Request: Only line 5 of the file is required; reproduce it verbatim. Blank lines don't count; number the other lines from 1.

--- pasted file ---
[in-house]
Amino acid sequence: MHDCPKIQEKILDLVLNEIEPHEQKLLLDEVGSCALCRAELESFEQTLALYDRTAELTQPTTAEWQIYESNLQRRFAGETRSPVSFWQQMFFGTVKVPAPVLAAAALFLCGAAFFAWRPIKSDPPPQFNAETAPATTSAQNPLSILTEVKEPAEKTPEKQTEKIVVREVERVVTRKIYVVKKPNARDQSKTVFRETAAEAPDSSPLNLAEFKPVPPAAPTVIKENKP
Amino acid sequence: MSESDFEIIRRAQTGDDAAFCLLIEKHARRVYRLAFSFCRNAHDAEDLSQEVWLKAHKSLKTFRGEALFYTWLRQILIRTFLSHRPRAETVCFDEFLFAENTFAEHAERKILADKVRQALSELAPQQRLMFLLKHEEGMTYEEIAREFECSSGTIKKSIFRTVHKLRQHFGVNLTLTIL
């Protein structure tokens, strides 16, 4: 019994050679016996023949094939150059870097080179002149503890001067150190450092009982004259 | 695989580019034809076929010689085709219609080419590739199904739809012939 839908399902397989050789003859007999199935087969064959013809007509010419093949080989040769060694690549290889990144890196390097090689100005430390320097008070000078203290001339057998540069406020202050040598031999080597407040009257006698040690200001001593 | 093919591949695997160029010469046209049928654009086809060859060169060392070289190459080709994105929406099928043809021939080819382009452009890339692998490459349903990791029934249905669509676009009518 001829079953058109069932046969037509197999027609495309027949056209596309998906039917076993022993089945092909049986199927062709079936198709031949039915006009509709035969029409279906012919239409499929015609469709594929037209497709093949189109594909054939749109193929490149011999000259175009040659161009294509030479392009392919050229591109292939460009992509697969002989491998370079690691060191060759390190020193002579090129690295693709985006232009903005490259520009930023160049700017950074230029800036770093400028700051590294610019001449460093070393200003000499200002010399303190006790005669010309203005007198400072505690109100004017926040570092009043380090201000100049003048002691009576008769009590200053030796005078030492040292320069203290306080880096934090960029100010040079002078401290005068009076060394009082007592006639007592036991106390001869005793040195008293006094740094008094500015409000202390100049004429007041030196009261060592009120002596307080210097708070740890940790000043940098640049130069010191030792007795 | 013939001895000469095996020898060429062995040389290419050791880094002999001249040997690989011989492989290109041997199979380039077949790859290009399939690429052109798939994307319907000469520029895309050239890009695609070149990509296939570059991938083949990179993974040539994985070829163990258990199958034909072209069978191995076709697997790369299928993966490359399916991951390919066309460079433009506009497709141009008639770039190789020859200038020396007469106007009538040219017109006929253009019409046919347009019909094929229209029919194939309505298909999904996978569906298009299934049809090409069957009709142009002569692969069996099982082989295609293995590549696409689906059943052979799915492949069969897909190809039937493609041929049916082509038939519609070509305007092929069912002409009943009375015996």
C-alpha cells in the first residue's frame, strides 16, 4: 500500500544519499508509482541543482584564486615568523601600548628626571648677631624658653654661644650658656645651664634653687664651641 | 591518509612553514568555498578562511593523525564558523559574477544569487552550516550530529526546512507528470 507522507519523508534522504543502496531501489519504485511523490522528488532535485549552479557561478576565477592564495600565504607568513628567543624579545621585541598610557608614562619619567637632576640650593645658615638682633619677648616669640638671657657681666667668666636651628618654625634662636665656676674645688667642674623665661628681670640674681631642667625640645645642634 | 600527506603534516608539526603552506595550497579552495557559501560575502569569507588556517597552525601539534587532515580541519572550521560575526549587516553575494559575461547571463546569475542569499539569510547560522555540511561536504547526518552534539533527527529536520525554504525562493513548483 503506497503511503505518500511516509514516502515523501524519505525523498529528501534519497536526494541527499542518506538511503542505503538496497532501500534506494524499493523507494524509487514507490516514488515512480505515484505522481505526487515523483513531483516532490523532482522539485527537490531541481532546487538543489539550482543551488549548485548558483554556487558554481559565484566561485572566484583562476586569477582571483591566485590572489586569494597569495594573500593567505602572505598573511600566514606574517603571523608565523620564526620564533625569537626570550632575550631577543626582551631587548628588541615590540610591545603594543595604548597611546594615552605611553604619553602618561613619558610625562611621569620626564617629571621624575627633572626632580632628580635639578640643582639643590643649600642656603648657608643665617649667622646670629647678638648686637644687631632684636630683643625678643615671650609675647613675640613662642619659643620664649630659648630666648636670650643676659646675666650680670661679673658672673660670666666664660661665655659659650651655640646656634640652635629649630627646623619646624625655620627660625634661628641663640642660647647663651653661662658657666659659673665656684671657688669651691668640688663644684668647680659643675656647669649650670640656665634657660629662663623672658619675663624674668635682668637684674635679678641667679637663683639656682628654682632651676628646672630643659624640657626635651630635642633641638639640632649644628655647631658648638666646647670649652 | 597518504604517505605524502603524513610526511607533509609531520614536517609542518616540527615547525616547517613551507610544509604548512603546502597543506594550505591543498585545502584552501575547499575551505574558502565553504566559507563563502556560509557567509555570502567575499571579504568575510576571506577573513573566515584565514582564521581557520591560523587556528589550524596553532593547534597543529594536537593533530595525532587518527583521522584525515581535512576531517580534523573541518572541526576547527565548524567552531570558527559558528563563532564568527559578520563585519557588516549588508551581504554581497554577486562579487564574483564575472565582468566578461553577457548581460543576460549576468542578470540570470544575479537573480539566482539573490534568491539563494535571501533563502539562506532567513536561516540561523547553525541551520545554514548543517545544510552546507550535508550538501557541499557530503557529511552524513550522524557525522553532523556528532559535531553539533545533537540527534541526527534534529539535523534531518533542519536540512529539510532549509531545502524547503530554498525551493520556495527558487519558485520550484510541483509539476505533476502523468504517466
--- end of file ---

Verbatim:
C-alpha cells in the first residue's frame, strides 16, 4: 500500500544519499508509482541543482584564486615568523601600548628626571648677631624658653654661644650658656645651664634653687664651641 | 591518509612553514568555498578562511593523525564558523559574477544569487552550516550530529526546512507528470 507522507519523508534522504543502496531501489519504485511523490522528488532535485549552479557561478576565477592564495600565504607568513628567543624579545621585541598610557608614562619619567637632576640650593645658615638682633619677648616669640638671657657681666667668666636651628618654625634662636665656676674645688667642674623665661628681670640674681631642667625640645645642634 | 600527506603534516608539526603552506595550497579552495557559501560575502569569507588556517597552525601539534587532515580541519572550521560575526549587516553575494559575461547571463546569475542569499539569510547560522555540511561536504547526518552534539533527527529536520525554504525562493513548483 503506497503511503505518500511516509514516502515523501524519505525523498529528501534519497536526494541527499542518506538511503542505503538496497532501500534506494524499493523507494524509487514507490516514488515512480505515484505522481505526487515523483513531483516532490523532482522539485527537490531541481532546487538543489539550482543551488549548485548558483554556487558554481559565484566561485572566484583562476586569477582571483591566485590572489586569494597569495594573500593567505602572505598573511600566514606574517603571523608565523620564526620564533625569537626570550632575550631577543626582551631587548628588541615590540610591545603594543595604548597611546594615552605611553604619553602618561613619558610625562611621569620626564617629571621624575627633572626632580632628580635639578640643582639643590643649600642656603648657608643665617649667622646670629647678638648686637644687631632684636630683643625678643615671650609675647613675640613662642619659643620664649630659648630666648636670650643676659646675666650680670661679673658672673660670666666664660661665655659659650651655640646656634640652635629649630627646623619646624625655620627660625634661628641663640642660647647663651653661662658657666659659673665656684671657688669651691668640688663644684668647680659643675656647669649650670640656665634657660629662663623672658619675663624674668635682668637684674635679678641667679637663683639656682628654682632651676628646672630643659624640657626635651630635642633641638639640632649644628655647631658648638666646647670649652 | 597518504604517505605524502603524513610526511607533509609531520614536517609542518616540527615547525616547517613551507610544509604548512603546502597543506594550505591543498585545502584552501575547499575551505574558502565553504566559507563563502556560509557567509555570502567575499571579504568575510576571506577573513573566515584565514582564521581557520591560523587556528589550524596553532593547534597543529594536537593533530595525532587518527583521522584525515581535512576531517580534523573541518572541526576547527565548524567552531570558527559558528563563532564568527559578520563585519557588516549588508551581504554581497554577486562579487564574483564575472565582468566578461553577457548581460543576460549576468542578470540570470544575479537573480539566482539573490534568491539563494535571501533563502539562506532567513536561516540561523547553525541551520545554514548543517545544510552546507550535508550538501557541499557530503557529511552524513550522524557525522553532523556528532559535531553539533545533537540527534541526527534534529539535523534531518533542519536540512529539510532549509531545502524547503530554498525551493520556495527558487519558485520550484510541483509539476505533476502523468504517466